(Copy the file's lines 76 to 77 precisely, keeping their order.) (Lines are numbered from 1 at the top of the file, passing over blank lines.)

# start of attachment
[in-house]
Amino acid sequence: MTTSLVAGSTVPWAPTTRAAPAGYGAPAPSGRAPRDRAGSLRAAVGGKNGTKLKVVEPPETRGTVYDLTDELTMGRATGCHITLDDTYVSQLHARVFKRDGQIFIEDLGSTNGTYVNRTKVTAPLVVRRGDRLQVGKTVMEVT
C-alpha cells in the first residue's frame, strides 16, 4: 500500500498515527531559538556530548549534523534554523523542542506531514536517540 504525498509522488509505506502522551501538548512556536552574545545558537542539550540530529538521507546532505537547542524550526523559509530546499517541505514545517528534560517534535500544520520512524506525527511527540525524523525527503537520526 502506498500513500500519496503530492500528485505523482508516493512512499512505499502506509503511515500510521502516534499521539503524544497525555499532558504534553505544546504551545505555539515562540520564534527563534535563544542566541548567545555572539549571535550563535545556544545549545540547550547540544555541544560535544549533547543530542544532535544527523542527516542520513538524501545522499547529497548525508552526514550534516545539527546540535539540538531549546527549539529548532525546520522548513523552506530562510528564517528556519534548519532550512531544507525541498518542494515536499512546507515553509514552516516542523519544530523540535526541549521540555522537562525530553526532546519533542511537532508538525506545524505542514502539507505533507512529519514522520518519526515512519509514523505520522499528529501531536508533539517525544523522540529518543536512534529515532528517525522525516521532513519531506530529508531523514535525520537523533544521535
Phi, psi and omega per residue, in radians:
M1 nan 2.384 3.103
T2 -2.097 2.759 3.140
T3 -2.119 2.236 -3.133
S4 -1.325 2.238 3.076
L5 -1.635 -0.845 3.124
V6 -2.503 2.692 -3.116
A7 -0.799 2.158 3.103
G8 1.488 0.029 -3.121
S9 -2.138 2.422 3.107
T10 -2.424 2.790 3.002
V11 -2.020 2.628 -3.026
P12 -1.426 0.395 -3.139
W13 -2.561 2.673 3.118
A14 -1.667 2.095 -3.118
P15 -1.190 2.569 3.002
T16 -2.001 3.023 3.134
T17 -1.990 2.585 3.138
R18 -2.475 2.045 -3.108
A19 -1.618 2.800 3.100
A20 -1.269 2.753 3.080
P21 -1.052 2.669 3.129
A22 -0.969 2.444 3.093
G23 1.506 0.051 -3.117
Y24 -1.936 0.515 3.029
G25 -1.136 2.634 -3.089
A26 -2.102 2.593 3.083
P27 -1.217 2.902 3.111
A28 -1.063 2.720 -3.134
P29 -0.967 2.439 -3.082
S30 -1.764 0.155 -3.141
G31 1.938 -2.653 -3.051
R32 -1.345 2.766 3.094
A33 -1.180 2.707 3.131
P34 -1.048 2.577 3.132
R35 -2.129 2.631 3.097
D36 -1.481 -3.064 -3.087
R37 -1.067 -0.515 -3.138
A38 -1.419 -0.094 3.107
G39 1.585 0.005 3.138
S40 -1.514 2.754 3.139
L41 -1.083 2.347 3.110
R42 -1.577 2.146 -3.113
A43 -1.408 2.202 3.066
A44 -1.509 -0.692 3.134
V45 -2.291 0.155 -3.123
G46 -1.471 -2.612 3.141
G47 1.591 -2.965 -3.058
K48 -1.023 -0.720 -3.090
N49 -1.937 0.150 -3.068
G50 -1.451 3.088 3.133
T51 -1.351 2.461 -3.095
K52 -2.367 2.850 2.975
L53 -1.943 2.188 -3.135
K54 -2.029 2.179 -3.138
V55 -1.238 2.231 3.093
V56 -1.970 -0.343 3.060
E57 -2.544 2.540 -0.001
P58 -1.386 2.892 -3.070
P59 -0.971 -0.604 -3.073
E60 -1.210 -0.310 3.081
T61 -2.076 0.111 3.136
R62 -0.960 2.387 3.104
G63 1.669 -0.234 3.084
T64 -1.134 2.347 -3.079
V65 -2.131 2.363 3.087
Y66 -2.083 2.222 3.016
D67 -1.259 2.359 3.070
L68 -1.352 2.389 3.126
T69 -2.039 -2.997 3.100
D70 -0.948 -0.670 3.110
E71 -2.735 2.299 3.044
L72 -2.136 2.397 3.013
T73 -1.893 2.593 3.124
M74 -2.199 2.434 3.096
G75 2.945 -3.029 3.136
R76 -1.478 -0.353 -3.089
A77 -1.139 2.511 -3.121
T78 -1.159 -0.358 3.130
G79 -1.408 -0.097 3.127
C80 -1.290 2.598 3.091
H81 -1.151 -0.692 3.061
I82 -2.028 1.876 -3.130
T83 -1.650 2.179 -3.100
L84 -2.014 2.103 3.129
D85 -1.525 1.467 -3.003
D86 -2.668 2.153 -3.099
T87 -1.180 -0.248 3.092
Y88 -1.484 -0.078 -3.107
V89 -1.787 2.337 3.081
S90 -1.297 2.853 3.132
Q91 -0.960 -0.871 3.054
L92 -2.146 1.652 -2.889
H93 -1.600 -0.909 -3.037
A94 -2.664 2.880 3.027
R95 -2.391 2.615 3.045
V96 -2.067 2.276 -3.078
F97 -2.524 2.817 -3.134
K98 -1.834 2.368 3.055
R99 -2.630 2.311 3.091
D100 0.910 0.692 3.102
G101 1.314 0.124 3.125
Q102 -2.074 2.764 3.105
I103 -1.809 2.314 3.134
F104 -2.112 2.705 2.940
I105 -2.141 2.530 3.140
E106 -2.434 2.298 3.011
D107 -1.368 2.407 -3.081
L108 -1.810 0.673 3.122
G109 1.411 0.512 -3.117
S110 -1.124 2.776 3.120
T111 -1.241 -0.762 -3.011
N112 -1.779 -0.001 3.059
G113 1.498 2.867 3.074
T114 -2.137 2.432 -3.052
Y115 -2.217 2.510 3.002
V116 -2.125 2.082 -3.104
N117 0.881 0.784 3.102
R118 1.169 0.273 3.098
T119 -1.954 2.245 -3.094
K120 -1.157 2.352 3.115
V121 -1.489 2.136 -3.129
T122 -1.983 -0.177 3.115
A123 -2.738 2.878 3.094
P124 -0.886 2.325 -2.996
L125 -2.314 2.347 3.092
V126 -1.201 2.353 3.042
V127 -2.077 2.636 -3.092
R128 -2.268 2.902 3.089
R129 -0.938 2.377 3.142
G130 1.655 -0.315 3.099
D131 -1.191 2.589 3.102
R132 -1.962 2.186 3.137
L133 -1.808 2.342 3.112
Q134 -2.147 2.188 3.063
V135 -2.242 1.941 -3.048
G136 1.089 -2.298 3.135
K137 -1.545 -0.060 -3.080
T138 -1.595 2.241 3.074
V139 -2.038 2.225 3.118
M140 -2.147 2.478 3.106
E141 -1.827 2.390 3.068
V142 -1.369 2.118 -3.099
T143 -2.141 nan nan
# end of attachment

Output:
L72 -2.136 2.397 3.013
T73 -1.893 2.593 3.124